Out of excuses: Shuck ‘N’ Jive spotlights the racial inadequacies in the theatre industry

Writer and theatre lover Rosario Blue shares her take on Shuck ‘N’ Jive currently showing at the Soho Theatre.

My Soho Times Shuck n Jive | Rosario Blue
Writer Rosario Blue at Soho Theatre | Picture credit: The Soho Girl

Shuck ‘N’ Jive is a metatheatrical piece about racism within the performing arts industry and the fight for opera singer Simone and actress Cassi to be seen for more than just their race. Olivia Onyehara (playing Simone) and Tanisha Spring (playing Cassi) put on superb performances with a script equally as superb.

Photo credit: Helen Maybanks

What is it really like to be a woman of colour in the industry? Well, Shuck ‘N’ Jive gives you a little taster of just what that looks like. For Simone and Cassi, it is being nothing more than their race. Simone is dealing with the reality that London isn’t as progressive and post-racial as she had expected, while Cassi is sick to death of being typecast as the ‘sassy friend’ or the ‘courageous slave’.

As you journey through the infuriating but humour-filled experiences of these women and the daily aggressions they are subjected to, you are left with the sobering reminder that these scenarios are semi-autobiographical and an accurate reflection of the insidious nature of racism and racial prejudice within the industry.

Photo credit: Helen Maybanks

One scene sees Simone’s audition for a role in Porgy and Bess morph in to a minstrel show singing a song that sounds straight out of the American Jim Crow era Deep South. The scene is indeed funny, but tragic.

We are later faced with a difficult scene where the women are being harassed on a night out by a white man and after kindly refusing the man’s advances are subject to a torrent of reprehensible racial abuse. This scene brought to mind the famous quote by John Stuart Mill : “Bad men need nothing more to compass their ends, than that good men should look on and do nothing” a sentiment both Cassi and Simone would later be forced to unpack.

Photo credit: Helen Maybanks

‘Fine Between Friends’ the fantastically satirical quiz show, in which points were awarded for each racially-charged microaggression they could turn a blind eye to – microaggressions that many in the audience may have experienced, as heads bobbed up and down in agreement.

There were many highlights in the show, but one of my favourites was the text message conversations between Cassi and Simone. They were read aloud and performed in such a way that made me feel like Tanisha and Olivia were narrating my own text conversations between my best friend and I. Moments like these felt so real and were brought alive superbly through the direction of Lakesha Arie-Angelo and Berkeley-Agyepong, and Spring and Onyehara’s infectious on-stage chemistry.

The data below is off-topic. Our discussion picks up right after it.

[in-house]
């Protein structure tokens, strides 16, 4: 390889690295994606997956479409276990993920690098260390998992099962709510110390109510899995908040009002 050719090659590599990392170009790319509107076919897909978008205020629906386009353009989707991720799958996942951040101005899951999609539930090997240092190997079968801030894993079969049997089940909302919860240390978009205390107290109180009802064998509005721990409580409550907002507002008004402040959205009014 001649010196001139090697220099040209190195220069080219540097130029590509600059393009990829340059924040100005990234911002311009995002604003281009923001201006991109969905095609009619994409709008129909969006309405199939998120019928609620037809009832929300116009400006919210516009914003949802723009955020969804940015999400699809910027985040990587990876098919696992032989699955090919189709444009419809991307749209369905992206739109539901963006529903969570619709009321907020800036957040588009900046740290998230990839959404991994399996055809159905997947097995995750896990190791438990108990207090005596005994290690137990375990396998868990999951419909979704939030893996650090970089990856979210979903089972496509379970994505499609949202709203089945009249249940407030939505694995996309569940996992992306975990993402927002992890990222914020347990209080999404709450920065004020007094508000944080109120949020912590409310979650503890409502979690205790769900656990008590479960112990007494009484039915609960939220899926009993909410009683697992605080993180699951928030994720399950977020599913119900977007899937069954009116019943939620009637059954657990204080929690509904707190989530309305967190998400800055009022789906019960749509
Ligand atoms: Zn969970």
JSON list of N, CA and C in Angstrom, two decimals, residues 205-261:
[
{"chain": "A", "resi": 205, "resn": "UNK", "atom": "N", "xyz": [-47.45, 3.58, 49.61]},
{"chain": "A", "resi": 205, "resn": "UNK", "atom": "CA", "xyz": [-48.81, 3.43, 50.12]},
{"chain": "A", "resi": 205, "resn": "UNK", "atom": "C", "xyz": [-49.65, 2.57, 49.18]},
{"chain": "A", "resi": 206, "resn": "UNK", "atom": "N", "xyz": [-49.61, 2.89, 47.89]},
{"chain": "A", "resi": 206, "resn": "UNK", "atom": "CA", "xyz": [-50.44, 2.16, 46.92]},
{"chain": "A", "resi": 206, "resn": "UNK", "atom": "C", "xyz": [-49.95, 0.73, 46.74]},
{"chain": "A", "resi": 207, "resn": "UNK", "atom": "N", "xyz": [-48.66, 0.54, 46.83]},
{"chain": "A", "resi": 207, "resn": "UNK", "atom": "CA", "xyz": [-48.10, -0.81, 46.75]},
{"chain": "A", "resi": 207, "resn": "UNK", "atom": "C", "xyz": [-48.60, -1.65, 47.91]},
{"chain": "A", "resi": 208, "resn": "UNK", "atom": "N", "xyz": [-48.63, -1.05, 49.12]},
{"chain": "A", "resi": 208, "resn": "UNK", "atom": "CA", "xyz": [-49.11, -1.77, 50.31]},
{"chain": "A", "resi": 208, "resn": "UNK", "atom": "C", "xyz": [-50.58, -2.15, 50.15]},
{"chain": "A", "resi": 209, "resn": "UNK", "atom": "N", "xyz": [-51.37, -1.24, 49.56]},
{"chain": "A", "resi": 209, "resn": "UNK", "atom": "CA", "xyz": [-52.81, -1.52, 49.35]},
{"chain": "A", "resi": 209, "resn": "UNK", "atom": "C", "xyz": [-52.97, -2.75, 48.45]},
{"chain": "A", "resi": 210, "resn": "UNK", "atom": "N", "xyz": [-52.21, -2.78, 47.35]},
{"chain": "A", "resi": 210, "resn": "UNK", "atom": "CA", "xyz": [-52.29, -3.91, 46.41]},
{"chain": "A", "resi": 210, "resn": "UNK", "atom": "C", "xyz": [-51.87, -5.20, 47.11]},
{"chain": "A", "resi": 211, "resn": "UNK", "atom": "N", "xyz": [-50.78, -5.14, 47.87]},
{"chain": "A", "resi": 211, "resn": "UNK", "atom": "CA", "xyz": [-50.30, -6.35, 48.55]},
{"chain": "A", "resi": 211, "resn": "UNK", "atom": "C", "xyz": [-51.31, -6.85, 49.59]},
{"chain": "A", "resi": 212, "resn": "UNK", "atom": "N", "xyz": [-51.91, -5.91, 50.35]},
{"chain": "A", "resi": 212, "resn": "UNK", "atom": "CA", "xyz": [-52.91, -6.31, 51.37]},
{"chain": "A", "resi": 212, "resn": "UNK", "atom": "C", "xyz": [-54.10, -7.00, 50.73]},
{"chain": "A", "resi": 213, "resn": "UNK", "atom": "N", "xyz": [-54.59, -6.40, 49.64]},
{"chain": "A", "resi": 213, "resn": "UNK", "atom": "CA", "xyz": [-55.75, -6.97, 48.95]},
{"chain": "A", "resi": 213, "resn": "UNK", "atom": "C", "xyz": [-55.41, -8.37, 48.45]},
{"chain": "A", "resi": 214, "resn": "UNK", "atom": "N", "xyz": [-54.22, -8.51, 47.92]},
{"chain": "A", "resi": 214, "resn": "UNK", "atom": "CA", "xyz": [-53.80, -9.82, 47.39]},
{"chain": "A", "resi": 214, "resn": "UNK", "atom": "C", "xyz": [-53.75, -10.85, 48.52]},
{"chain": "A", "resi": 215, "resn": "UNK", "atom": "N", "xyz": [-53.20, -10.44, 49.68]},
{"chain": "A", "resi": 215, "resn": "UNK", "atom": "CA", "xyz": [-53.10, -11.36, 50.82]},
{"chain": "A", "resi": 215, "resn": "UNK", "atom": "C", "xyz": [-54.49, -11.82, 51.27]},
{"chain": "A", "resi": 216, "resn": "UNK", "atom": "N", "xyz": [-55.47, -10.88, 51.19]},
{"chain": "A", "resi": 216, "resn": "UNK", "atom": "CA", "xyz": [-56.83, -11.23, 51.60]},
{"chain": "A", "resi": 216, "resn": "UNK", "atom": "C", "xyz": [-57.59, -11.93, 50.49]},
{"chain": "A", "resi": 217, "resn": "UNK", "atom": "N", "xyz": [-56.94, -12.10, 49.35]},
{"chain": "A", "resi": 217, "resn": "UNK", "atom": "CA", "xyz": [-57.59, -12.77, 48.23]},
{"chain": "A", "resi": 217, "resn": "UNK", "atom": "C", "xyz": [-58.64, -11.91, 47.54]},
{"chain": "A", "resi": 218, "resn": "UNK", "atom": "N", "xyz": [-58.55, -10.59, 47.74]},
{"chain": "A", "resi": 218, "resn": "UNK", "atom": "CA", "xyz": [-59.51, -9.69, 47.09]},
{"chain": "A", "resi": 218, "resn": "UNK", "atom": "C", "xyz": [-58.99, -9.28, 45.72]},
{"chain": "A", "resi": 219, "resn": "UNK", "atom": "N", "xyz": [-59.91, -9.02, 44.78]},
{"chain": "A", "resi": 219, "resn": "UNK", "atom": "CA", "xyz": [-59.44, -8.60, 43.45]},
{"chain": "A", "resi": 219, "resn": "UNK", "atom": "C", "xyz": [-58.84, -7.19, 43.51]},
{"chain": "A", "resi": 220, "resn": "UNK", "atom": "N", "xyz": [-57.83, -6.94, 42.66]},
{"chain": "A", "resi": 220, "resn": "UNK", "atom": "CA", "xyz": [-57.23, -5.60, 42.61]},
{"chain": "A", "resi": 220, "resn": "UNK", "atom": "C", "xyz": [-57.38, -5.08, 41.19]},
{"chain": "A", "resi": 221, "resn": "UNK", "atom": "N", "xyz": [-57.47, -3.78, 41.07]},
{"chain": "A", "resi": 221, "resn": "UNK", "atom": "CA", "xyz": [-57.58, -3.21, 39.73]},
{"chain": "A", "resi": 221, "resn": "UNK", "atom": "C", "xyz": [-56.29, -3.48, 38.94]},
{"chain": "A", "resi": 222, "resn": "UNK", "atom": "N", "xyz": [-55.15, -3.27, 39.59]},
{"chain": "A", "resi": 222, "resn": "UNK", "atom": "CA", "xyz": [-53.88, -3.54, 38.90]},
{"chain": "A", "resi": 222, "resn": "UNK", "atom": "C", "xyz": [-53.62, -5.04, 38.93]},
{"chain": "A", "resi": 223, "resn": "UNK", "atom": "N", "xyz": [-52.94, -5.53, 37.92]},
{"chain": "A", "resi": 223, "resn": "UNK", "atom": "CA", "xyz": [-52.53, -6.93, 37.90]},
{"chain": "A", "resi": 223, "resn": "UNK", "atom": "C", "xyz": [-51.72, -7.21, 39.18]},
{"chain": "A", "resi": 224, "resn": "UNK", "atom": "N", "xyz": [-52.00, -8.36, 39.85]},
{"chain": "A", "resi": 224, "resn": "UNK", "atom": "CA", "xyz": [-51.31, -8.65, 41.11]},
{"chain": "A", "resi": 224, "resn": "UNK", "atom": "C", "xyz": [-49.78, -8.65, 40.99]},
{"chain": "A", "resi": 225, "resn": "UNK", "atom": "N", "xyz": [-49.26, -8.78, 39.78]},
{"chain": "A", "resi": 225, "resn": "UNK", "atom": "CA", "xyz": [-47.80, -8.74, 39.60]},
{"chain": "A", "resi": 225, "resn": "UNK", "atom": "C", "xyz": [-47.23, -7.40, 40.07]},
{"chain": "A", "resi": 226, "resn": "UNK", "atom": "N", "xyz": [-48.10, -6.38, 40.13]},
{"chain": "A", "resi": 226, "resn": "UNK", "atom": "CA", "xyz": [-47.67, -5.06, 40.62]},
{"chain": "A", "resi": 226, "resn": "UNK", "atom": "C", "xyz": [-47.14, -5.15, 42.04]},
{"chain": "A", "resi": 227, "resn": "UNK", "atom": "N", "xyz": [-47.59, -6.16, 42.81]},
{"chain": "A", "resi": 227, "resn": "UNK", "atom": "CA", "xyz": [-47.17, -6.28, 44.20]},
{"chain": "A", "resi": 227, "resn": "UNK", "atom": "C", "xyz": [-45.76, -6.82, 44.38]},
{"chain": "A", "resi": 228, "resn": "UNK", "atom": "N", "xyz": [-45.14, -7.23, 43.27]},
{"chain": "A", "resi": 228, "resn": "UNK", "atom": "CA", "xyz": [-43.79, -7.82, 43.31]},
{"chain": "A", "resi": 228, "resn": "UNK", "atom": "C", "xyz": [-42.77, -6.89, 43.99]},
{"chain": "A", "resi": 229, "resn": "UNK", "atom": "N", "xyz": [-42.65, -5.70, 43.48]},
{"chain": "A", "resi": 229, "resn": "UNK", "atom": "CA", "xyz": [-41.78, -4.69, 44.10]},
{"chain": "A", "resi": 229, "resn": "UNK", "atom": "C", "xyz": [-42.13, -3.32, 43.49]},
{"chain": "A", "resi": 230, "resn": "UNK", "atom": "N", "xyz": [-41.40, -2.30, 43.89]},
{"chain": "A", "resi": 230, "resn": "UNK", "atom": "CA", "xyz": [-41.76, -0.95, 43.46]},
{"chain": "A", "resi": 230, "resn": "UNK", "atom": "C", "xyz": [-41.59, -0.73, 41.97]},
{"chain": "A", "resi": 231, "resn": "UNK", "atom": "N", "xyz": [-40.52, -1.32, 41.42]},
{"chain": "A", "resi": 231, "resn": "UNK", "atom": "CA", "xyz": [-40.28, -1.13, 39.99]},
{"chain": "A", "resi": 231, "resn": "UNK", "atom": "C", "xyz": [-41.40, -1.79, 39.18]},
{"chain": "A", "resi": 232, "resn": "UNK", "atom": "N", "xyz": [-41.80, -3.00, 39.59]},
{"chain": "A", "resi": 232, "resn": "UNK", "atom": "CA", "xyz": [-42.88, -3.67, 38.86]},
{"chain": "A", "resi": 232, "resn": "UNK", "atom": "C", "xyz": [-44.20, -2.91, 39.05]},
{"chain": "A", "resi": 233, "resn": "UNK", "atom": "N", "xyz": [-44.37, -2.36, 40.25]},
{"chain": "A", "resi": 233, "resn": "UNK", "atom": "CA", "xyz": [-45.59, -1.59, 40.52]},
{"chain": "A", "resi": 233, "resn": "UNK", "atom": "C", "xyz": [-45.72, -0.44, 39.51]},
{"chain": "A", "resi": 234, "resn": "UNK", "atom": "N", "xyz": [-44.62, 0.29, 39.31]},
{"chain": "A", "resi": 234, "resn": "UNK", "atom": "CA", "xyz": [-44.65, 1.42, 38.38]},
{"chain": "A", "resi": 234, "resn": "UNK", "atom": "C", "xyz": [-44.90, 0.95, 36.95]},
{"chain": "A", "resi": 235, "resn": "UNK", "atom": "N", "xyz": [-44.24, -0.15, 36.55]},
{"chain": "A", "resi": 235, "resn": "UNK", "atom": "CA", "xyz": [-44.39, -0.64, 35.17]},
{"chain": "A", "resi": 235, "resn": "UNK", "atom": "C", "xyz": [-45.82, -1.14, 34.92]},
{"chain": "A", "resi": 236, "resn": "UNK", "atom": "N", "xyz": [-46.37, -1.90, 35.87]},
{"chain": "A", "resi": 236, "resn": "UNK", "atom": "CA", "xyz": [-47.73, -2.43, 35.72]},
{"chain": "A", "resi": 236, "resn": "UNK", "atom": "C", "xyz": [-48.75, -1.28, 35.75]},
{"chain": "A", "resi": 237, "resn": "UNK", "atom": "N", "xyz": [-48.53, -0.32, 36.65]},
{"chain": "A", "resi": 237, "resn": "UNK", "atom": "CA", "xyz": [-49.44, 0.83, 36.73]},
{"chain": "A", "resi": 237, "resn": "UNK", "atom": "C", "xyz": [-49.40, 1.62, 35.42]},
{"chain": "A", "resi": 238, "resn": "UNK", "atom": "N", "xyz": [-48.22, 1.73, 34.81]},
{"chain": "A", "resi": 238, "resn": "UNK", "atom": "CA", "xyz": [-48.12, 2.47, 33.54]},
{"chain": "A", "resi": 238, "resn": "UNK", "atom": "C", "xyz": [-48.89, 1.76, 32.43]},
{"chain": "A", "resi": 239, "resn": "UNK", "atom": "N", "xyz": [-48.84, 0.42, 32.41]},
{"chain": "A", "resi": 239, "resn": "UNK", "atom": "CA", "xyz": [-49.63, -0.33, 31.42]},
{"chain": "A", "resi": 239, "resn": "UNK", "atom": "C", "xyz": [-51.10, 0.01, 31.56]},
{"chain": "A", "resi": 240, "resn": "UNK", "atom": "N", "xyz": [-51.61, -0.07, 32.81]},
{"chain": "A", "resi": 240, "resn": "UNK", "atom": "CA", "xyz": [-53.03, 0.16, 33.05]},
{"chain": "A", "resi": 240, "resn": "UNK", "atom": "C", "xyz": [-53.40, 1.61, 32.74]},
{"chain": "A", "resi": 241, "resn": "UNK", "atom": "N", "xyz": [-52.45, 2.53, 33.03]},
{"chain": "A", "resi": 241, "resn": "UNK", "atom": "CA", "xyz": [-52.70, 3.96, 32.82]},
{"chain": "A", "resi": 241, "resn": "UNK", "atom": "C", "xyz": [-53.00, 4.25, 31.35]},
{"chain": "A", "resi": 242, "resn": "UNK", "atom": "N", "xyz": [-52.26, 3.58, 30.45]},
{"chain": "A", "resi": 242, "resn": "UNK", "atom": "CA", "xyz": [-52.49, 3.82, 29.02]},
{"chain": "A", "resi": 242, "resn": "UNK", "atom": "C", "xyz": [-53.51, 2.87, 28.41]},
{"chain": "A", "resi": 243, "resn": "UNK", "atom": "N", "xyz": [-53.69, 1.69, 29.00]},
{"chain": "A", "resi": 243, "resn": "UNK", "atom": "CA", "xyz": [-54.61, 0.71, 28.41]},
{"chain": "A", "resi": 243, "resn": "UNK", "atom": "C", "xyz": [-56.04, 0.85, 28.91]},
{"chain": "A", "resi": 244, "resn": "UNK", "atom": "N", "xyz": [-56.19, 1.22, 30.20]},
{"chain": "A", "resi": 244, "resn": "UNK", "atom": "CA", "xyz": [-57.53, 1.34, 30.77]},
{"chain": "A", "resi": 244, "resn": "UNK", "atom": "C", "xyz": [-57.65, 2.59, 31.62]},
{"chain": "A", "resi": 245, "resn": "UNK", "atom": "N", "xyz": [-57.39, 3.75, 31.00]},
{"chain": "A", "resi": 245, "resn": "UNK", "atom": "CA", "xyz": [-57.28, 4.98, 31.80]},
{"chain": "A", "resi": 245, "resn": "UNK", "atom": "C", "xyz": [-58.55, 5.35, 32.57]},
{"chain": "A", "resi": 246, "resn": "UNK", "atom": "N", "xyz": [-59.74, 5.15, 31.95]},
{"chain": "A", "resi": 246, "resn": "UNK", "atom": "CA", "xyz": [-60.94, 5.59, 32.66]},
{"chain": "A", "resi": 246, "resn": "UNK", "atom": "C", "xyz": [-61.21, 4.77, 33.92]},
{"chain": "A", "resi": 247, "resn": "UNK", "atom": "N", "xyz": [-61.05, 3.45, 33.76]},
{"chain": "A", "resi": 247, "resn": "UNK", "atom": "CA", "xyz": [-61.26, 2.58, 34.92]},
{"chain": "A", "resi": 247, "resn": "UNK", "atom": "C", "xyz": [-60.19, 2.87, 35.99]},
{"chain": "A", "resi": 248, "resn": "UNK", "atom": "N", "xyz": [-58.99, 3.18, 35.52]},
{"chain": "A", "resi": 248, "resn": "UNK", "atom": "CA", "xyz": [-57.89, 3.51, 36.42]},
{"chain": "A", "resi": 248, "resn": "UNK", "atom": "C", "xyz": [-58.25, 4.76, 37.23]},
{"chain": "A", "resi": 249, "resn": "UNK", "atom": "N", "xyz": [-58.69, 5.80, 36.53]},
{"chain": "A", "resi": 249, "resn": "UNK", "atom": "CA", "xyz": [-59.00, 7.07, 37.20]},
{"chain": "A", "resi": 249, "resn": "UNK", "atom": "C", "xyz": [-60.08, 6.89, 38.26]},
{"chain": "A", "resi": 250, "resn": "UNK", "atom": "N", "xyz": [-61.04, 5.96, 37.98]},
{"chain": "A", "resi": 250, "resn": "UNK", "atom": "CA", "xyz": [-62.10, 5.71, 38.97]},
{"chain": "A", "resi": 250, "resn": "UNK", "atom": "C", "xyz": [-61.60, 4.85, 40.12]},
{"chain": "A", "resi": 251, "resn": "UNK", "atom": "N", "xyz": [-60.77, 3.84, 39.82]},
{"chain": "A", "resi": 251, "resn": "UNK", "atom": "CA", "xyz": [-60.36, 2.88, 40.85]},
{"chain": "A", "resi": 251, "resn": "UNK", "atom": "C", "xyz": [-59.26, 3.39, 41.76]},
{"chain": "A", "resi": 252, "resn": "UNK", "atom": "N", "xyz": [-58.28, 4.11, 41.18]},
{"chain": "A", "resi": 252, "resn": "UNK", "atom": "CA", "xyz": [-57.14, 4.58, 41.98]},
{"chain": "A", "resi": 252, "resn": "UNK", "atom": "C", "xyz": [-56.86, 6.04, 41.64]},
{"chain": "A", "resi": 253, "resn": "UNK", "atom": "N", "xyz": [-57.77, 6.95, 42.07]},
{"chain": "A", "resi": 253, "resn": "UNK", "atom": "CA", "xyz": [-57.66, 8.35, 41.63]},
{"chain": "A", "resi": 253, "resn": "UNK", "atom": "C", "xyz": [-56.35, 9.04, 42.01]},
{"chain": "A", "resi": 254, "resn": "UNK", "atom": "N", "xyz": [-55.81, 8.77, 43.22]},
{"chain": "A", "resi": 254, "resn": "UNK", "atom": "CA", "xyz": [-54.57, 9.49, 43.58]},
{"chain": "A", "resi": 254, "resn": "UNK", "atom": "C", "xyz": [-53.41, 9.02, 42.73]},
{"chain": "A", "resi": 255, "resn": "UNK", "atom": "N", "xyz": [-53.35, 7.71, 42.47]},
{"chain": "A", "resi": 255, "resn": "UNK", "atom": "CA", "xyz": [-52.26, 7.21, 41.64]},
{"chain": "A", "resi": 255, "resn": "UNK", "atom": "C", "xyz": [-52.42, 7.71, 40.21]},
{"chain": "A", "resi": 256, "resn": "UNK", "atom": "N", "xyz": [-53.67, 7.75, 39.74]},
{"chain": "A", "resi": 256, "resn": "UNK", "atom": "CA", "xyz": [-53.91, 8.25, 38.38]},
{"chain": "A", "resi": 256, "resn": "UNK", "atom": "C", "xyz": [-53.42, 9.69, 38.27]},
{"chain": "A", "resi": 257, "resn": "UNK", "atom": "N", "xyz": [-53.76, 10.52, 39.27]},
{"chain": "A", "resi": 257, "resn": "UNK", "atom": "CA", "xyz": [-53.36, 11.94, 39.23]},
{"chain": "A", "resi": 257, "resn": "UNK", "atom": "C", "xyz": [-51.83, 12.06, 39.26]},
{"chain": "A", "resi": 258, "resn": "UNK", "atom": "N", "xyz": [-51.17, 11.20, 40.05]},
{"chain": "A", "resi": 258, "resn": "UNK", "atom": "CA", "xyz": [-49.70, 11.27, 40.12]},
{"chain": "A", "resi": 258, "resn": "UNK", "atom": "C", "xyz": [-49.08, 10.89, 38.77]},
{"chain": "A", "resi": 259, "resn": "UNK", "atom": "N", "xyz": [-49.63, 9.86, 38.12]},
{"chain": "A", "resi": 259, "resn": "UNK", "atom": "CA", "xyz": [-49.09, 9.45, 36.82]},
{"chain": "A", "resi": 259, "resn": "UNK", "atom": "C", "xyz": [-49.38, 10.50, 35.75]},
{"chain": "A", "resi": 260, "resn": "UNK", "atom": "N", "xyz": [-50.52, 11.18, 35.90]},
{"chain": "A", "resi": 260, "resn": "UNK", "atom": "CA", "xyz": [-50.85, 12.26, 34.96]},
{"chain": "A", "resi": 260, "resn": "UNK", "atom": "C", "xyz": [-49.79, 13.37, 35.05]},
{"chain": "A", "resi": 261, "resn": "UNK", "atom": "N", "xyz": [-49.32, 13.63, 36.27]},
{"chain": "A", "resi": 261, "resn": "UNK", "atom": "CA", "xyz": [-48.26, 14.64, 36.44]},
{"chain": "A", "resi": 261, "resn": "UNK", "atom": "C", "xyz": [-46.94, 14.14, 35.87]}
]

The play was eye-opening, and took no prisoners. It was not afraid to throw punches and shine a light on the idea of being the “good immigrant”, in a manner of speaking. It was not afraid to hit us with hard questions or identify contradictions like should I turn a blind eye to microaggressions to reach a point where they no longer affect me?… Since we want the jobs, just not under the conditions that they are presented to us.

Photo credit: Helen Maybanks
Photo credit: Helen Maybanks

Plays like Shuck ‘N’ Jive exists because of having the opportunity for minorities to tell their stories. Berkeley-Agyepong and Ibbett-Brown are representative of the types of voices that rarely get heard in the creative industries; seeing their debut play is testament to why it is essential that work on diversifying the arts continues. Plays like these can contribute to the conversation as well as make tangible changes.

With Ranya El Refaey’s multi-functional traverse stage, to Spring and Onyehara’s outstanding performances and musical talents, to the fast and animated pace of Berkeley-Agyepong and Ibbett-Brown’s script – Shuck ‘N’ Jive simply did not disappoint. It is an honest, bold and courageous account of just how much work is left to do in changing racist attitudes within the industry, and it relates it with charm, hilarity and brutal truths – it’s a show you most definitely do not want to miss!

Shuck ‘N’ Jive is running at the Soho Theatre till 26th October.

📍21 Dean Street, London W1D 3NE | 020 7478 0100

Written by Rosario Blue | @rosarioblue

We loved the show so much we just had to arrange to meet the cast and writers. Look out for the next post where we share our conversation on race, identity and respecting the process…

Have you seen Shuck ‘n’ Jive? Interested in going to see it? Let us know your thoughts in the comment box below!

Have you checked out the pilot issue of My Soho Times? CLICK HERE to view online! My Soho Times is a brand new hyper local print magazine launching this winter. We’re looking for contributors and local businesses to partner with! Email us to find out more info@mysohotimes.co.uk

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